Tag Archive | Christmas bird count 2011

Christmas Bird Count in East Calgary

It’s been a busy week, but now I finally have time to post about my Christmas Bird Count experience.  This year I was assigned to cover route E8 with Andrew Hart.  This area is a narrow strip along the eastern edge of the count circle, bordering 84 Street at the extreme east edge of the circle, and reaching to McKnight Boulevard in the NE and Shepard Road in the SE.  It is an area that requires a lot of driving, scanning the open areas for raptors.  We had high hopes of finding a Prairie Falcon, or perhaps even a Snowy Owl.

The only open water is in the northeast corner of Elliston Lake, but this can harbour a lot of waterfowl at times.  We went there twice, and unfortunately there were very few birds on the water.  We did find four Hooded Mergansers, which were only reported on one other route, and also the only Lesser Scaup of the day.  Other than that, there were only Mallards, Canada Geese, and Common Goldeneyes.

Although we failed to find a Snowy Owl or a Prairie Falcon, we did find three Rough-legged Hawks on the day, two of which I managed to photograph.  Here is one with typical markings.


The other one, pictured perched below, had much darker underwings when it flew (which I failed to photograph).

The highlight as far as raptors went was a Northern Harrier, which was the only one reported on the count.  We didn’t get a picture, but after it flew, we saw something else in the shrubs along 50 Avenue and 68 Street SE, so we got out to investigate.  We flushed ten Ring-necked Pheasants out of the ditch, 7 males and 3 females or immatures.  Then we noticed that there were flocks of small birds all along the shrubs there, which proved to be upwards of 200 Common Redpolls (we tried to find a Hoary Redpoll among them, but no luck).

Common Redpoll (photo by Andrew Hart).

When we were checking out the redpolls, one bird stood out as much larger than the rest.  It was clearly a sparrow of some kind, but with the sun behind it we couldn’t initially see the colours or markings very well, and we weren’t sure what it was.  We lost track of it for a while, and I went around to the other side of the bushes.  We found three American Tree Sparrows among the redpolls, and although that wasn’t what our mystery sparrow was, they were good birds for the count, since only six were reported altogether, an unusually low number.

American Tree Sparrow (photo by Andrew Hart).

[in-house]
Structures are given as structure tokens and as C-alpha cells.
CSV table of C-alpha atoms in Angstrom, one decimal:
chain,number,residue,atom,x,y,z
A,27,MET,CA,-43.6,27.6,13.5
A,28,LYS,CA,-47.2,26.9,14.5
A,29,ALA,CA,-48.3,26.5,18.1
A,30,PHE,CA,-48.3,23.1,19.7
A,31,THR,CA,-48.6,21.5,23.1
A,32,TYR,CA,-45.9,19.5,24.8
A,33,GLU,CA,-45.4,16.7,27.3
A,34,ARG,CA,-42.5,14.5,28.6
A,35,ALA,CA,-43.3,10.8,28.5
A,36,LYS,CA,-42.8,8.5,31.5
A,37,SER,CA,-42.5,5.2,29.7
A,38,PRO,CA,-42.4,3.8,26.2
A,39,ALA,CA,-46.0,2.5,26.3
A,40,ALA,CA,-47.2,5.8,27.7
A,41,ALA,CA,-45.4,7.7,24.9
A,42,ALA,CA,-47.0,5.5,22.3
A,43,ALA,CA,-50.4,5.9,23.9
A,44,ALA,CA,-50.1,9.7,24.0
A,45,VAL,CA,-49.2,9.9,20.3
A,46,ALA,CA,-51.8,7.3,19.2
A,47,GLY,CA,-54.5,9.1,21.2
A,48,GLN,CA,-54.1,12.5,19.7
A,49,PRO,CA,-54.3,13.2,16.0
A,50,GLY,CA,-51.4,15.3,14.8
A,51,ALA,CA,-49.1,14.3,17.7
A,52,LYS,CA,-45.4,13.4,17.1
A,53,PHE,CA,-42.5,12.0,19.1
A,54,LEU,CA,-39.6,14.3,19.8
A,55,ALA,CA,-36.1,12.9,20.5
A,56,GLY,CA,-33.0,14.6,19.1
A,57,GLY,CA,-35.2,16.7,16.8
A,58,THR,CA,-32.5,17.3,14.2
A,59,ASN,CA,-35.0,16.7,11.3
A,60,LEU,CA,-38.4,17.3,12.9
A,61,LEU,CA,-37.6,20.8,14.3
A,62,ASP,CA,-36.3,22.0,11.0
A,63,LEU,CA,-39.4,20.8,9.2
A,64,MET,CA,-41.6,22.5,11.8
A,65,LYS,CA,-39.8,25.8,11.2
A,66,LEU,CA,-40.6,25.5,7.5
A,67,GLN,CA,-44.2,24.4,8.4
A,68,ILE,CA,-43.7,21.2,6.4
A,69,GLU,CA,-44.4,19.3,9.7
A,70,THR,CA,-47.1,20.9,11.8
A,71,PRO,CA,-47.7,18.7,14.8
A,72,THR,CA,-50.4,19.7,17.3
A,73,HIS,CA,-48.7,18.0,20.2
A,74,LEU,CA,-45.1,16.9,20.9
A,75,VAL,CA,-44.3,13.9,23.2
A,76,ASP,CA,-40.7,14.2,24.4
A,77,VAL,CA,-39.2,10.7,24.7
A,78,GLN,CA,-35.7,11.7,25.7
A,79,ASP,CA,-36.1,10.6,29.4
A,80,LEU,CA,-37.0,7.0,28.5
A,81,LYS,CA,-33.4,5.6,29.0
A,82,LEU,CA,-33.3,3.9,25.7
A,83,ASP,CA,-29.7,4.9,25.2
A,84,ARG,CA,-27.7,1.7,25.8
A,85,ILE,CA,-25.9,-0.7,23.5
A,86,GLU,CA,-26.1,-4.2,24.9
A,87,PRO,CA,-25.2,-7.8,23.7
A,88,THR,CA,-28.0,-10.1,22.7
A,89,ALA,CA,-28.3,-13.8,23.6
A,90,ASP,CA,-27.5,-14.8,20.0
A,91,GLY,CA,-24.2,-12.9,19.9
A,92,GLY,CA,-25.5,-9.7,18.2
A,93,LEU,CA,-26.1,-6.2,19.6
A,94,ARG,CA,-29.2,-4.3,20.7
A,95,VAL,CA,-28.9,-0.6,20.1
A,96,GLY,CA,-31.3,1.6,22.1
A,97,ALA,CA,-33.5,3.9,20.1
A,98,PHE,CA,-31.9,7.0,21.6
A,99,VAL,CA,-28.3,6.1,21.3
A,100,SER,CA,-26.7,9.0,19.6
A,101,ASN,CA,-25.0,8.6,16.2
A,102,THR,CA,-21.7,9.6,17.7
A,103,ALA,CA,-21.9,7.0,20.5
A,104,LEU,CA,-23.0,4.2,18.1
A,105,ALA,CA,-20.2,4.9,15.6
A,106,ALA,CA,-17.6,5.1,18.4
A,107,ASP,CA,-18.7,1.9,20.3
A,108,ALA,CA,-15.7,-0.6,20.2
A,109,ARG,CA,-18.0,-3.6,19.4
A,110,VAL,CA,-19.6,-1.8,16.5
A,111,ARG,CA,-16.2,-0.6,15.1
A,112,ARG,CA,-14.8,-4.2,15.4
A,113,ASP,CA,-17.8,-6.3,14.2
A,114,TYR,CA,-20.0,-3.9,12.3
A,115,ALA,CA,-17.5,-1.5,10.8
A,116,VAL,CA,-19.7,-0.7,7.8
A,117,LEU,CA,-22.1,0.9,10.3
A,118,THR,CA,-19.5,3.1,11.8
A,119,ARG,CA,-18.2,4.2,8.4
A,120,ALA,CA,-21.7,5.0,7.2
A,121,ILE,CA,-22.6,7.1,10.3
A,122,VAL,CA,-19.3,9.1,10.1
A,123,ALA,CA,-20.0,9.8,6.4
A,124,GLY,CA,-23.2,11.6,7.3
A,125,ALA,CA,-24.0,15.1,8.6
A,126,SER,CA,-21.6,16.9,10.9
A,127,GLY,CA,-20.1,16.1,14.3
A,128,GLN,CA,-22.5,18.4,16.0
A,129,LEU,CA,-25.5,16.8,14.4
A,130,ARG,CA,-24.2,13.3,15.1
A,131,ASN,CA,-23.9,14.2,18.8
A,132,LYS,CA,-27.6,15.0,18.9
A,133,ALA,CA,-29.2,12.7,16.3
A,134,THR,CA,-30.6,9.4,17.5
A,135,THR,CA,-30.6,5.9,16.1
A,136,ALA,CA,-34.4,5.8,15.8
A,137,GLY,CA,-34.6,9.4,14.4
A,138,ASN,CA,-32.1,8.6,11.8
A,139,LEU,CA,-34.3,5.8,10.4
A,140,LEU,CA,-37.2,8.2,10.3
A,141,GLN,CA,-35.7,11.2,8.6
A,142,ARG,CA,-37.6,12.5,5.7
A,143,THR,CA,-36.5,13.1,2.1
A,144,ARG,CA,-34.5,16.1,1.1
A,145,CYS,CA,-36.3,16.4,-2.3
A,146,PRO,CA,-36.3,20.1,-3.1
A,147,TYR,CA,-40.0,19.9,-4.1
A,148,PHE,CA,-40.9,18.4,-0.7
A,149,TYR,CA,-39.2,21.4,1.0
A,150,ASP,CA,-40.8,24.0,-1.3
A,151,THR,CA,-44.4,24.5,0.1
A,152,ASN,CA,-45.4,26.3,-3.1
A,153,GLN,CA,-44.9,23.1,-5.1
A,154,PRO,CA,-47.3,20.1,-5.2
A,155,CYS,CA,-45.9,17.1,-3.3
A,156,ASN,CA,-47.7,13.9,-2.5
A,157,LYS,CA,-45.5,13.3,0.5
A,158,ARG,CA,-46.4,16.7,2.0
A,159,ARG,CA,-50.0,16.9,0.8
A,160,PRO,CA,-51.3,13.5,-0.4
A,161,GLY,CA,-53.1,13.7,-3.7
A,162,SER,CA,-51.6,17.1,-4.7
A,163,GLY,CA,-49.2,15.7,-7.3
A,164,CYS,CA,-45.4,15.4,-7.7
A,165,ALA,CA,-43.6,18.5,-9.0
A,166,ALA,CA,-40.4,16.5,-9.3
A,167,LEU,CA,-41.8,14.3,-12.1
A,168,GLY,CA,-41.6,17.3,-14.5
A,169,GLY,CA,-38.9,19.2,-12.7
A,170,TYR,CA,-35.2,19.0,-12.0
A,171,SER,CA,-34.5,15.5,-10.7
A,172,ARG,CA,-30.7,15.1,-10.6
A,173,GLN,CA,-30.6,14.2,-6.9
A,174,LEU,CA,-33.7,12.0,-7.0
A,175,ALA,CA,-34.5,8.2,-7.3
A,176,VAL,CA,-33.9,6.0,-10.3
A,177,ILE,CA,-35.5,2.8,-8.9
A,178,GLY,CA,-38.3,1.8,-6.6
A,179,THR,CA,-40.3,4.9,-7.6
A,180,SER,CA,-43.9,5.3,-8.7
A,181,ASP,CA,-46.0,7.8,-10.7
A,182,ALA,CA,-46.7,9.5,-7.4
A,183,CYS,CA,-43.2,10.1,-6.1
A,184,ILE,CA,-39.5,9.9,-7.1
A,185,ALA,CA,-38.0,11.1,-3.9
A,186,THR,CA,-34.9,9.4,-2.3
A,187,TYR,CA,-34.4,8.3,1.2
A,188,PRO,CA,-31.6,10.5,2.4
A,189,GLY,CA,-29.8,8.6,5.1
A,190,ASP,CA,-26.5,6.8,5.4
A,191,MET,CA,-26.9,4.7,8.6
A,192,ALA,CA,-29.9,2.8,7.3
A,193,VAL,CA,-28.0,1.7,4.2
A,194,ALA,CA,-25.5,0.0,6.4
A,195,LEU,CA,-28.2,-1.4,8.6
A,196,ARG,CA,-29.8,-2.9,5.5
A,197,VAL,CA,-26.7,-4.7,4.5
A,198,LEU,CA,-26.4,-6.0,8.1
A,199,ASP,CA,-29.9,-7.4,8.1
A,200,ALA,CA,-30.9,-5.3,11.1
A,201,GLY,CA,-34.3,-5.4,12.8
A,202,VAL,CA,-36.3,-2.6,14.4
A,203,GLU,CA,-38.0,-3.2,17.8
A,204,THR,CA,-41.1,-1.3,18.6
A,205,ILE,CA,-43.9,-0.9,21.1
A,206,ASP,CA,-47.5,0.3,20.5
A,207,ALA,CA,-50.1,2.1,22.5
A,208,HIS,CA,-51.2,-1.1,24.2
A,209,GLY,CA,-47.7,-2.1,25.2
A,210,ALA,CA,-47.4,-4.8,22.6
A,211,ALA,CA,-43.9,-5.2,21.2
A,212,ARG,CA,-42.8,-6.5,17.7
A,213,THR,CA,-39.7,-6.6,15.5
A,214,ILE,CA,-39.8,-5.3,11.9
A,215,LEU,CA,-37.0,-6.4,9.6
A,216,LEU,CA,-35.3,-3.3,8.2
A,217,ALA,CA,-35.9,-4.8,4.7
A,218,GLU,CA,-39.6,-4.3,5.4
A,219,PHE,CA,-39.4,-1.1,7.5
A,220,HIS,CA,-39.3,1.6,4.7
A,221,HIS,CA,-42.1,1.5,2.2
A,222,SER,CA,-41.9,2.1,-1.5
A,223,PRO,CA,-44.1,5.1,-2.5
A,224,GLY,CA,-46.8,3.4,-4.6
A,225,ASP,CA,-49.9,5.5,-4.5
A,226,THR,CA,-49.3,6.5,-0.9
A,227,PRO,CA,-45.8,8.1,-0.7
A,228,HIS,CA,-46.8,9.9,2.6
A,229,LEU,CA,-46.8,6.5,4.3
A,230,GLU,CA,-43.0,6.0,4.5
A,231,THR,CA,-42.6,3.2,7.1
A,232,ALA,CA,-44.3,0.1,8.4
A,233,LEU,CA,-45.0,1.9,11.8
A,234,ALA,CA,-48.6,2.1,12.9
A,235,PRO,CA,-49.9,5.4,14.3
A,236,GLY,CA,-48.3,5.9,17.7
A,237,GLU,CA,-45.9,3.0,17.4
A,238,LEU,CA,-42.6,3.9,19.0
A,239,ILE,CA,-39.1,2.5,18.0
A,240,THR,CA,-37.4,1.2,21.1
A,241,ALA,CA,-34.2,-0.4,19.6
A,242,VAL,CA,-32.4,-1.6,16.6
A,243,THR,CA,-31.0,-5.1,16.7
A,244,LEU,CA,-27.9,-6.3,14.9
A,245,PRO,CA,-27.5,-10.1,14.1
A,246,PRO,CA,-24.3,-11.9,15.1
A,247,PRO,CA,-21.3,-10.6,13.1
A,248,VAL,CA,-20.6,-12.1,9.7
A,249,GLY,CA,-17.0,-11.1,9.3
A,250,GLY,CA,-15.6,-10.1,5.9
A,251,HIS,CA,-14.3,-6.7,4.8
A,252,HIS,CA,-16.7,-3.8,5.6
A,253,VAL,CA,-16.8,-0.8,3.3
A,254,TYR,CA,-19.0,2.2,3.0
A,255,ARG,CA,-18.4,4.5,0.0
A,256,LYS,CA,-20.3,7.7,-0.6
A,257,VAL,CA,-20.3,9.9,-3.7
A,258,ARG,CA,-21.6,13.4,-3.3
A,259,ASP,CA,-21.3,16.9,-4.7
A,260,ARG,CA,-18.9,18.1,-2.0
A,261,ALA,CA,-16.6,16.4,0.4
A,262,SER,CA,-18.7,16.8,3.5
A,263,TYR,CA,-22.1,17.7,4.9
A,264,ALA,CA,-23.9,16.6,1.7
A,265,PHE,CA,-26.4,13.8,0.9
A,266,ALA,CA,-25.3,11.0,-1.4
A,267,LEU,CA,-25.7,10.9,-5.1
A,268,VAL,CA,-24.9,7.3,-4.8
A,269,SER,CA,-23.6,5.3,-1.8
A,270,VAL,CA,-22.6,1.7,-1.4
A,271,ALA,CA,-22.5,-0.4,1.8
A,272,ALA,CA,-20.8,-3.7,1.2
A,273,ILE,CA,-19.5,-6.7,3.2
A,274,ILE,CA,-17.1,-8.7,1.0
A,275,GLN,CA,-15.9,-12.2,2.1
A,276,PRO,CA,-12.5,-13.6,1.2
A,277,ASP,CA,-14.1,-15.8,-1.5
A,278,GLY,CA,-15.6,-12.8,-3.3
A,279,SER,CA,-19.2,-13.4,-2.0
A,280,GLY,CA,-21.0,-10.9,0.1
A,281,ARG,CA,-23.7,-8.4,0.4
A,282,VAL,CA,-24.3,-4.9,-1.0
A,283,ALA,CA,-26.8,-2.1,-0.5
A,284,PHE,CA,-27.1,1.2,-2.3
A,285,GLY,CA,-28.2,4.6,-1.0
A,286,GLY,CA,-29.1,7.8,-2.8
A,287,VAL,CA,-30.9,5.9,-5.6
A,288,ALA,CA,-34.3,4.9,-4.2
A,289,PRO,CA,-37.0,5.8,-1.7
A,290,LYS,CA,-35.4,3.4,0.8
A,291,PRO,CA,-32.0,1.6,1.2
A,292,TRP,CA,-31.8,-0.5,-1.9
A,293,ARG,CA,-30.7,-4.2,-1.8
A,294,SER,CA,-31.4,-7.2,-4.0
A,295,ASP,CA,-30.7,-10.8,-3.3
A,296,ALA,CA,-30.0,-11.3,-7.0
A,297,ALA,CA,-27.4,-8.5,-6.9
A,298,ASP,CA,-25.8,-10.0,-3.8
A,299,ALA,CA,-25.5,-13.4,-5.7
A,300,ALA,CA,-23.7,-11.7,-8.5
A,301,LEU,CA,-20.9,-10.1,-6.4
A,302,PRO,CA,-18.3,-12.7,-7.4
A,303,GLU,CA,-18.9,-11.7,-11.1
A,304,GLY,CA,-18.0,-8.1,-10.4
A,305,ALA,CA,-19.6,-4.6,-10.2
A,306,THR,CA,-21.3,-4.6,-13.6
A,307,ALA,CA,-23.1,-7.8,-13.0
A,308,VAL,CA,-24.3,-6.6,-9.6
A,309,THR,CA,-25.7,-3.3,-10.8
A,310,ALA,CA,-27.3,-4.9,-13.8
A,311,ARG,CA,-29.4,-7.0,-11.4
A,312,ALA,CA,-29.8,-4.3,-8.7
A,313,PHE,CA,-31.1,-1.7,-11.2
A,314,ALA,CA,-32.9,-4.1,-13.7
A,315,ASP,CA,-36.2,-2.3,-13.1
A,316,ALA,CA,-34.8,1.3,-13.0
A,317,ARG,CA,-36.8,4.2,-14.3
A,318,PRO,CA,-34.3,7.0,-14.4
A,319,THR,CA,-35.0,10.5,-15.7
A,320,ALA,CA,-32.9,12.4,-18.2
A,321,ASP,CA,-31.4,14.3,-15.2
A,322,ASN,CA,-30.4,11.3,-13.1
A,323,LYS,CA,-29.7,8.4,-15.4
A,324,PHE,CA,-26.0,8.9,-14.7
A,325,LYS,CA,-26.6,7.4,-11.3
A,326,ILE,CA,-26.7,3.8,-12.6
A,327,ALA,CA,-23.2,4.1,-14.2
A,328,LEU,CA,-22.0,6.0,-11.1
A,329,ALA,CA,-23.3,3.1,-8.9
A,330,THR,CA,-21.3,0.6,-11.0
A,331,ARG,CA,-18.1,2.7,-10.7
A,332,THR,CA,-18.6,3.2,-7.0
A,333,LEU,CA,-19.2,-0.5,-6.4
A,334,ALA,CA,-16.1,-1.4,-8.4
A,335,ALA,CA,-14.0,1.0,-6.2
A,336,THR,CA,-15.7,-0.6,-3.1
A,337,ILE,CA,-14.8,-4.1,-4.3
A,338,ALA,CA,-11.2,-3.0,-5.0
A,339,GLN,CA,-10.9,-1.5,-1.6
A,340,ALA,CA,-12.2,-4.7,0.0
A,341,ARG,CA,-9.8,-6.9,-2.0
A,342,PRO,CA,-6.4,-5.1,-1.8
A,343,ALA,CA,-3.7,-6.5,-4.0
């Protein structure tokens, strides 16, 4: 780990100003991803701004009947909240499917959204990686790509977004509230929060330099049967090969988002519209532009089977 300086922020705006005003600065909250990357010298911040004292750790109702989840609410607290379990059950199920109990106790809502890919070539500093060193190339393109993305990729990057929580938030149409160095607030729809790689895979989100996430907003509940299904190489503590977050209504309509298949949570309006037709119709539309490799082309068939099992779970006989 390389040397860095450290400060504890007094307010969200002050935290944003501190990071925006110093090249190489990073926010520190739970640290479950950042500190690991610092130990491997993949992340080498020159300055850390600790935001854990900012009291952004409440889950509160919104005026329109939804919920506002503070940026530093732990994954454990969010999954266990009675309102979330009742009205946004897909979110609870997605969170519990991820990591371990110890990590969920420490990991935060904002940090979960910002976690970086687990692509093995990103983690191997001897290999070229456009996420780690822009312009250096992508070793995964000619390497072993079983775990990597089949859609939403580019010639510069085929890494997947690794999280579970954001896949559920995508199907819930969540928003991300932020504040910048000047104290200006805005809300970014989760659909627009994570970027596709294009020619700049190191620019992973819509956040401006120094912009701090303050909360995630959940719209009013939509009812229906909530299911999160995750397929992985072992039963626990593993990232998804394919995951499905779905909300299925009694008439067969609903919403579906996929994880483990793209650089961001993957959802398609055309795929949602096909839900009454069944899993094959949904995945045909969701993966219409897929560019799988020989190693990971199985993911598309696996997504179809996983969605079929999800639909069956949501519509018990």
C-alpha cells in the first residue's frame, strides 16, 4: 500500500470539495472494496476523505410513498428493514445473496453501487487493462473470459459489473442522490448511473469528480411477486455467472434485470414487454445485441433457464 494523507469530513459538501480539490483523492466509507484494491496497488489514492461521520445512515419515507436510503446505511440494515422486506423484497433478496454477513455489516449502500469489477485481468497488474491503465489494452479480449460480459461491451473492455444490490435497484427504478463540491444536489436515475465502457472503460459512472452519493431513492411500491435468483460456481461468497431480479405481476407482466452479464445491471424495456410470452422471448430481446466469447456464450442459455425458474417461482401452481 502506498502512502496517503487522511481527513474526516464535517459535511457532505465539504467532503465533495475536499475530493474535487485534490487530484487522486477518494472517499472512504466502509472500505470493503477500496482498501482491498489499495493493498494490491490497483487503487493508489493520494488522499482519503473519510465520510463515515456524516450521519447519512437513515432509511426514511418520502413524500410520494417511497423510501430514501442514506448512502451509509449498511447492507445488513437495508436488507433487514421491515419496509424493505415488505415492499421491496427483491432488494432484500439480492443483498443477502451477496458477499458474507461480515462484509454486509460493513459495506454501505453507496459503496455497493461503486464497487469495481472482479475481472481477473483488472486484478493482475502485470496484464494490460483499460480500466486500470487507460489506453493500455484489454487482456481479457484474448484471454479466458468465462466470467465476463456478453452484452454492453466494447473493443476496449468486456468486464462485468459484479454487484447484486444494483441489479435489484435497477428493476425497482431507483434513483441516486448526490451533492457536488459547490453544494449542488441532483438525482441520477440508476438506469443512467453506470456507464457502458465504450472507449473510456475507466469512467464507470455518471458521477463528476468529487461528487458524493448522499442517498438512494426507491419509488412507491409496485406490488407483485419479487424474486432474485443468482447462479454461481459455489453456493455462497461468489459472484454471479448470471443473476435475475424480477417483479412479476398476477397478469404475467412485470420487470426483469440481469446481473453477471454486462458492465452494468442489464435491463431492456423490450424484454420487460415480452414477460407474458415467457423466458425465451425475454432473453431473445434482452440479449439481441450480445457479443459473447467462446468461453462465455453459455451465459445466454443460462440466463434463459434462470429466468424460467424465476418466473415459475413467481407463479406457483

Finally the large sparrow reappeared, and with sun behind me I could see it well enough to see that it was a first-year Harris’s Sparrow.  These aren’t common here at any time, and only two were seen on count day.

Harris’s Sparrow (photo by Andrew Hart).

Harris’s Sparrow (photo by Andrew Hart).

Also nearby, on 51 Avenue near 68 Street, we saw a dozen Gray Partridges.  I got a poor photo of one.

We spent some time checking out the residential areas in the northeast, where we turned up a few new species.  The highlight was a pair of American Crows.  Terry Koryluk, who usually covers this route but was unable to this year, told us that there were two hanging out near Lester B. Pearson High School on 52 Street.  As soon as we pulled up there, the crows appeared and perched in a tree right in front of us.

We saw a lot of magpies, and the biggest concentration was at this deer carcass.

As for mammals, we saw a dozen (living) Mule Deer in all, and a few Eastern Gray Squirrels, but surprisingly, we saw no Coyotes.

Altogether we recorded 20 species of birds for the day, and although we missed a couple that we hoped to see, we saw a couple of others that were pleasant surprises.  The mild weather and the excellent wind-up at the Flynns’ made it another very enjoyable Christmas Bird Count.

Posted by Bob Lefebvre

Carburn and Southland Park Christmas Bird Count

This year, I also did the Christmas Bird Count; I was assigned the S1 route, encompassing both Carburn and Southland Park. We started the morning birding from the Eric Harvie bridge in Southland, right beside the dog park, before splitting up, 2 groups going south along the river (one on each side) and 2 groups going north along the river. The day was off to a good start as we observed 2 adult eagles and 2 immature eagles flying low overhead; the rising sun was beautiful, adding to the good beginning and silhouetting the many ducks and geese on the Bow River.

We observed thousands of Mallards, Common Goldeneyes and Canada Geese throughout the day with several hundred Buffleheads as well. There were also several Barrow’s Goldeneyes in these waterfowl flocks.

The Common Goldeneyes weren’t quite as numerous as the Mallards however they were still present in large numbers.

We continued to walk further down the river, spotting Redpolls, plenty of waterfowl, Killdeer, magpies and… RUSTY BLACKBIRD!!! As we were hiking along the river, we flushed up a brownish-black bird about the size of a Robin from the bank. It landed nearby at the top of a poplar where we all got good looks at it. Unfortunately, the same cannot be said for my photographs of this species! This blackbird, is an unusual bird in Calgary, explaining, perhaps, my excitement at the sighting (also, this was only my second time seeing this species).